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Three of my whistleblower clients (Tom Drake, Bill Binney, and J. Kirk Wiebe) warned us a year ago that the NSA was already doing this: collecting and storing massive amounts of private data on innocent Americans with no connection whatsoever to terrorism, or any crime.

Now Attorney General Eric Holder is just making it official, with new guidelines that permit the federal counterterrorism investigators to collect, search and store data about Americans who are not suspected of terrorism, or anything. This is beyond even the "pre-crime" world of the then-fictional movie Minority Report.  Now the government is admittedly collecting and storing information on Americans who are not even thinking about committing a crime, and is resorting to the usual fear-mongering to justify it.

The Obama administration is moving to relax restrictions on how counterterrorism analysts may retrieve, store and search information about Americans gathered by government agencies for purposes other than national security threats.
According to the Justice Department, law enforcement and other national security agencies can copy entire databases and sift through the data for suspicious patterns to stop potential terrorist threats. But the Justice Department is operating under one major logical fallacy: investigating innocent people tells you nothing about the guilty.

Meanwhile, the relaxed guidelines - which privacy advocates compare to the Bush-era now-defunct "Total Information Awareness" program - come on the heels of a blockbuster WIRED Magazine cover story by National Security Agency (NSA) expert Jim Bamford, featuring two clients of my organization (the Government Accountability Project), NSA whistleblowers Bill Binney and J. Kirk Wiebe. Bamford's article sheds light on construction of a massive NSA facility in Utah designed to store a yottabyte of data, or in Bamford's words:

. . . it would be equal to about 500 quintillion (500,000,000,000,000,000,000) pages of text.
Rather than expanding guidelines for investigators to legitimize collecting and storing data on innocent Americans, the Obama administration should heed Binney's warnings about the NSA's extra-legal datamining of U.S. citizens.
Binney left the NSA in late 2001, shortly after the agency launched its warrantless-wiretapping program. “They violated the Constitution setting it up,” he says bluntly. “But they didn’t care. They were going to do it anyway, and they were going to crucify anyone who stood in the way. When they started violating the Constitution, I couldn’t stay.” Binney says Stellar Wind was far larger than has been publicly disclosed and included not just eavesdropping on domestic phone calls but the inspection of domestic email.
The former NSA official held his thumb and forefinger close together: “We are that far from a turnkey totalitarian state.”
With the new guidelines, the Obama administration is moving us another step closer.

Binney is not the only whistleblower warning of a burgeoning surveillance state. NSA whistleblower (and now fellow Kossack) Thomas Drake sounded a similar alarm on DEMOCRACY NOW! earlier this week:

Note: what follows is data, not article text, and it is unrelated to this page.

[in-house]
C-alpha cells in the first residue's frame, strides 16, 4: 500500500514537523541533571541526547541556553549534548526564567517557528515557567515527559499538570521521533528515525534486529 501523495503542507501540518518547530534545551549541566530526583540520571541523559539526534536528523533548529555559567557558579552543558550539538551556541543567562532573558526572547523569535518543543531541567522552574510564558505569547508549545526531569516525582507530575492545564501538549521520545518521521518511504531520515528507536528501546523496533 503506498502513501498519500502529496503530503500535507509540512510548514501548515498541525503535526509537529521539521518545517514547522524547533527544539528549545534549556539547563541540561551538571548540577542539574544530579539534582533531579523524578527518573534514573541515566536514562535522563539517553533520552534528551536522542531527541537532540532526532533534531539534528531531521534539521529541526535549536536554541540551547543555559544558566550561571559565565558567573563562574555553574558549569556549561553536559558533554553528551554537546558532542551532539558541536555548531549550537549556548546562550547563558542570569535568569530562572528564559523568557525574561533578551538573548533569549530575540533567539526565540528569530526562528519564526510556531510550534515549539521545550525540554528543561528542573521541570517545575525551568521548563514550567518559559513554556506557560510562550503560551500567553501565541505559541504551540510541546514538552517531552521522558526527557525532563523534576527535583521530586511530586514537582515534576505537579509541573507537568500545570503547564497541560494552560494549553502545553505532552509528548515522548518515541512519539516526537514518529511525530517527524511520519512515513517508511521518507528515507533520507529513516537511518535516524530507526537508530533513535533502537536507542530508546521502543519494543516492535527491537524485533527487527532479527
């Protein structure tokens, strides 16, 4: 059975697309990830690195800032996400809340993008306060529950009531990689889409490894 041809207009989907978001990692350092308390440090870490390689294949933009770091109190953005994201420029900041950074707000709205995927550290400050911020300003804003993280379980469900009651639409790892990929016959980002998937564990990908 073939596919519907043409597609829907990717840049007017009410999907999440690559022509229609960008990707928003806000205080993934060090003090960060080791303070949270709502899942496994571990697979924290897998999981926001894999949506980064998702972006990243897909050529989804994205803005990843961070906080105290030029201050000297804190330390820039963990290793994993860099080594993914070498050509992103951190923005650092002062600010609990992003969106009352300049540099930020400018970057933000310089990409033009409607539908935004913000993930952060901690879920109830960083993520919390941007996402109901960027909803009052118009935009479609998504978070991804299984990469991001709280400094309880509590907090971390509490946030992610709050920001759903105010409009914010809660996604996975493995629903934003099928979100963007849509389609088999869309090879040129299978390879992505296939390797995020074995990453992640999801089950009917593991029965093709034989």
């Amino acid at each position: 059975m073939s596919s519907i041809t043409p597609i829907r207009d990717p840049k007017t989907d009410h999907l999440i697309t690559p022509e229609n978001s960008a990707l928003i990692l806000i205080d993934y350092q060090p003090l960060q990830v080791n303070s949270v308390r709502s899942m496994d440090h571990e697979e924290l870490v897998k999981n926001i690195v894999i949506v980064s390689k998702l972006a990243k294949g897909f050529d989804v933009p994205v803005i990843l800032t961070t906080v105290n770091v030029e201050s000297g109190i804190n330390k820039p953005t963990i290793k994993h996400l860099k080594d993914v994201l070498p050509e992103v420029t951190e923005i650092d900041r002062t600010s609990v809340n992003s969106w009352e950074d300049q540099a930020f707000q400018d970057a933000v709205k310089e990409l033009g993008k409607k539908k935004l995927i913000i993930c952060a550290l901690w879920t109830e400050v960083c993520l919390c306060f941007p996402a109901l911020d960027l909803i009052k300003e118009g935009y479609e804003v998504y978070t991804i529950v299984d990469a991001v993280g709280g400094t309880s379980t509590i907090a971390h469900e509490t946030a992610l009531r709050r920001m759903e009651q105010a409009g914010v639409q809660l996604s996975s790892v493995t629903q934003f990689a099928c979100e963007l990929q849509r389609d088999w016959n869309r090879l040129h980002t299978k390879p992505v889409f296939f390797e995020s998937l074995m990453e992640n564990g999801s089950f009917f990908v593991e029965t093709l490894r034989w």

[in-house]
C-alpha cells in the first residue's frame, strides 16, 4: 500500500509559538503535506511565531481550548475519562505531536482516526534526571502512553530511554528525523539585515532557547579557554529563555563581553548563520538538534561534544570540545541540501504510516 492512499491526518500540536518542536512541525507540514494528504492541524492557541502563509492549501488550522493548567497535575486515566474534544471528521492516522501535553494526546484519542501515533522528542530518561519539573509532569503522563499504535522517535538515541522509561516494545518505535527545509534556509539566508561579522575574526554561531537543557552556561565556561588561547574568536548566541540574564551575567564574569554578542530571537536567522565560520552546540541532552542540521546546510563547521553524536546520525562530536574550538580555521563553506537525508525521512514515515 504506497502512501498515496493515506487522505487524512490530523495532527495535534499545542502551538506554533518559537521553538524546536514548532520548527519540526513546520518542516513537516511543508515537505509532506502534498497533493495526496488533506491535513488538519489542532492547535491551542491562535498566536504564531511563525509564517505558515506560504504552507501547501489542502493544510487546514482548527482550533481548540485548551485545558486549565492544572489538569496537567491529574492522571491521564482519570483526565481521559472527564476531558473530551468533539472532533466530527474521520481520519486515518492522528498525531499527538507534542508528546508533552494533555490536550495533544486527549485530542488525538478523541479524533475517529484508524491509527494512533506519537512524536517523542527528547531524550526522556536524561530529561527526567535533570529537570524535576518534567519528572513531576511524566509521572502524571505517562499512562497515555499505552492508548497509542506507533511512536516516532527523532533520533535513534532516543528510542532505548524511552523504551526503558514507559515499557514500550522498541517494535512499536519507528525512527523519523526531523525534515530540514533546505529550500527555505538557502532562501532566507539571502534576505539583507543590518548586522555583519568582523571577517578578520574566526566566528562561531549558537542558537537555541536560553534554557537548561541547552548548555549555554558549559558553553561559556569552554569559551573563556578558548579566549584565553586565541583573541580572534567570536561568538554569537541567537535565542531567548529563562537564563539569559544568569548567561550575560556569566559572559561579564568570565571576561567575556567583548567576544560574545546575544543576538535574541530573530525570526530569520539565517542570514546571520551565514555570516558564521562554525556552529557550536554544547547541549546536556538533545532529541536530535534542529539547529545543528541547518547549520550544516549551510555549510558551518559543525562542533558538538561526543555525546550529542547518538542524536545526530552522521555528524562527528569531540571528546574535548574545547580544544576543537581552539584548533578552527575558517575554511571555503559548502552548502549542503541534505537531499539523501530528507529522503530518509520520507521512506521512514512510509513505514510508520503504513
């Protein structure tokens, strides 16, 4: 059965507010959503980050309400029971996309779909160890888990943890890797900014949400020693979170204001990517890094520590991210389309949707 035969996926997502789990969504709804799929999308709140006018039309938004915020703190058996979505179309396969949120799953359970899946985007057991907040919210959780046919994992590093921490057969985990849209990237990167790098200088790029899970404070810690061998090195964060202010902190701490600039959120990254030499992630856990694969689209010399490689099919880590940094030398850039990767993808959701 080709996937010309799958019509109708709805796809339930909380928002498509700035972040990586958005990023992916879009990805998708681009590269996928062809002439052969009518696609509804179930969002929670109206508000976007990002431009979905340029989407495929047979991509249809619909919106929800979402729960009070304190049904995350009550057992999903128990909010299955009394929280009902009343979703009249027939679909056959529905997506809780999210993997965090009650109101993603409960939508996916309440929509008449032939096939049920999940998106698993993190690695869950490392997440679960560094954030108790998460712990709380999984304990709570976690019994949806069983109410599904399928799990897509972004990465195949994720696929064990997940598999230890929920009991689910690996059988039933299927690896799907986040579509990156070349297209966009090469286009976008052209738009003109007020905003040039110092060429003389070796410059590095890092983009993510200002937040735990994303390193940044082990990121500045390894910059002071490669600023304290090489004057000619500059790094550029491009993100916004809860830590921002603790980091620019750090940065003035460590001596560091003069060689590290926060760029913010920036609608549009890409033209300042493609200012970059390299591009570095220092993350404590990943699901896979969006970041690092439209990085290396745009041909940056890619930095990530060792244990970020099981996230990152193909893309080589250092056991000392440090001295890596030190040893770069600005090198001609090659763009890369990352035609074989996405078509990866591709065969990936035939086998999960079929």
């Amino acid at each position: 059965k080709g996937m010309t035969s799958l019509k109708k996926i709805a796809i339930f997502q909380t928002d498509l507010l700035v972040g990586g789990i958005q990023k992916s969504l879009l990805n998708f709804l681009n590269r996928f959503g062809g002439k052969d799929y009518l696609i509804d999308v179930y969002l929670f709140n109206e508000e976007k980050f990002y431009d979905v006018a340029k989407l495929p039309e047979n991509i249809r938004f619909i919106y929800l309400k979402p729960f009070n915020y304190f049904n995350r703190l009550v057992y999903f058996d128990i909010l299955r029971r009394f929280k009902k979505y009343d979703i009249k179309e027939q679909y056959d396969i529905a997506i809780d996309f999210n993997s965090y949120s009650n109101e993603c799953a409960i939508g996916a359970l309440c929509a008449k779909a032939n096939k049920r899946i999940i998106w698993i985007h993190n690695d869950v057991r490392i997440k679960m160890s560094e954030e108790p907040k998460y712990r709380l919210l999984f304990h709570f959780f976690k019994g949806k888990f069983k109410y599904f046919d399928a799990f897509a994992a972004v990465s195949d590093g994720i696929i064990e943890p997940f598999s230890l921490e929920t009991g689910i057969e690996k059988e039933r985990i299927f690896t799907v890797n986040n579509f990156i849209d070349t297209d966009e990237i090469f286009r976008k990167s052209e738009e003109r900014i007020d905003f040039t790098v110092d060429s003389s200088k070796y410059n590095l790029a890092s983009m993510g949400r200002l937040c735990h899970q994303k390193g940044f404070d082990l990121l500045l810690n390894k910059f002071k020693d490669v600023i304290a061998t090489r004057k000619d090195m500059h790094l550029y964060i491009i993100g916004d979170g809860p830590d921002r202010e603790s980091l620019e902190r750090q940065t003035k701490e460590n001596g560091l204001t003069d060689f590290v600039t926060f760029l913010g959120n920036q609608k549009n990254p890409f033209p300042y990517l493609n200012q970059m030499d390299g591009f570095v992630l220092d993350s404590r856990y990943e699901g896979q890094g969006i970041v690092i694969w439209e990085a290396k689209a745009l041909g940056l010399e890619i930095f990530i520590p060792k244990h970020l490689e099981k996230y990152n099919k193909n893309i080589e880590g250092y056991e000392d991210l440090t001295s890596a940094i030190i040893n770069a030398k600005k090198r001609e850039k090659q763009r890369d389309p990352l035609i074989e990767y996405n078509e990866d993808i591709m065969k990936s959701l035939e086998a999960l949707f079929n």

It didn’t matter. It [national security] was just used as an excuse, that NSA had the legitimate ability to collect foreign intelligence from overseas; well, now that capability is being used to collect against U.S. citizens and everybody else in the United States of America.
The Justice Department claims the government needs the added power in the new guidelines to catch people like the 2009 Christmas Day/"underwear" bomber:
Intelligence officials on Thursday said the new rules have been under development for about 18 months, and grew out of reviews launched after the failure to connect the dots about Umar Farouk Abdulmutallab, the “underwear bomber,” before his Dec. 25, 2009, attempt to bomb a Detroit-bound airliner.
And here I thought the expensive, soft-porn whole body scanners were supposed to stop the next "underwear bomber," but as it turns out, the U.S. spent buckets of taxpayer dollars on another ineffective "let's give the feeling of security without security" measure.

Moreover, all evidence suggests it wasn't a lack of authority or data that resulted in the U.S. failing to detect Adbulmutallab, but a Senate investigation concluded it was intelligence failures on the parts of the Federal Bureau of Investigation (FBI), Central Intelligence Agency (CIA), NSA, and the State Department - all of whom could have utilized information in their possession to detect Abdulmutallab.

Officials say the guidelines are aimed at "making sure relevant terrorism information is readily accessible to analysts," yet admit that 1) much of the information has nothing to do with terrorism, and 2) five years is a "reasonable time" to keep benign information because of "how long it takes analysts to search large data sets for relevant information." So much for relevant and readily accessible!

More than a decade after 9/11, and now under Obama, the Executive branch is still bent on "legalizing" as much data collection on Americans as possible under the guise of providing national security.

Originally posted to Jesselyn Radack on Fri Mar 23, 2012 at 05:09 AM PDT.

Also republished by ClassWarfare Newsletter: WallStreet VS Working Class Global Occupy movement and Occupy Wall Street.

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Comment Preferences

  •  Tip Jar (152+ / 0-)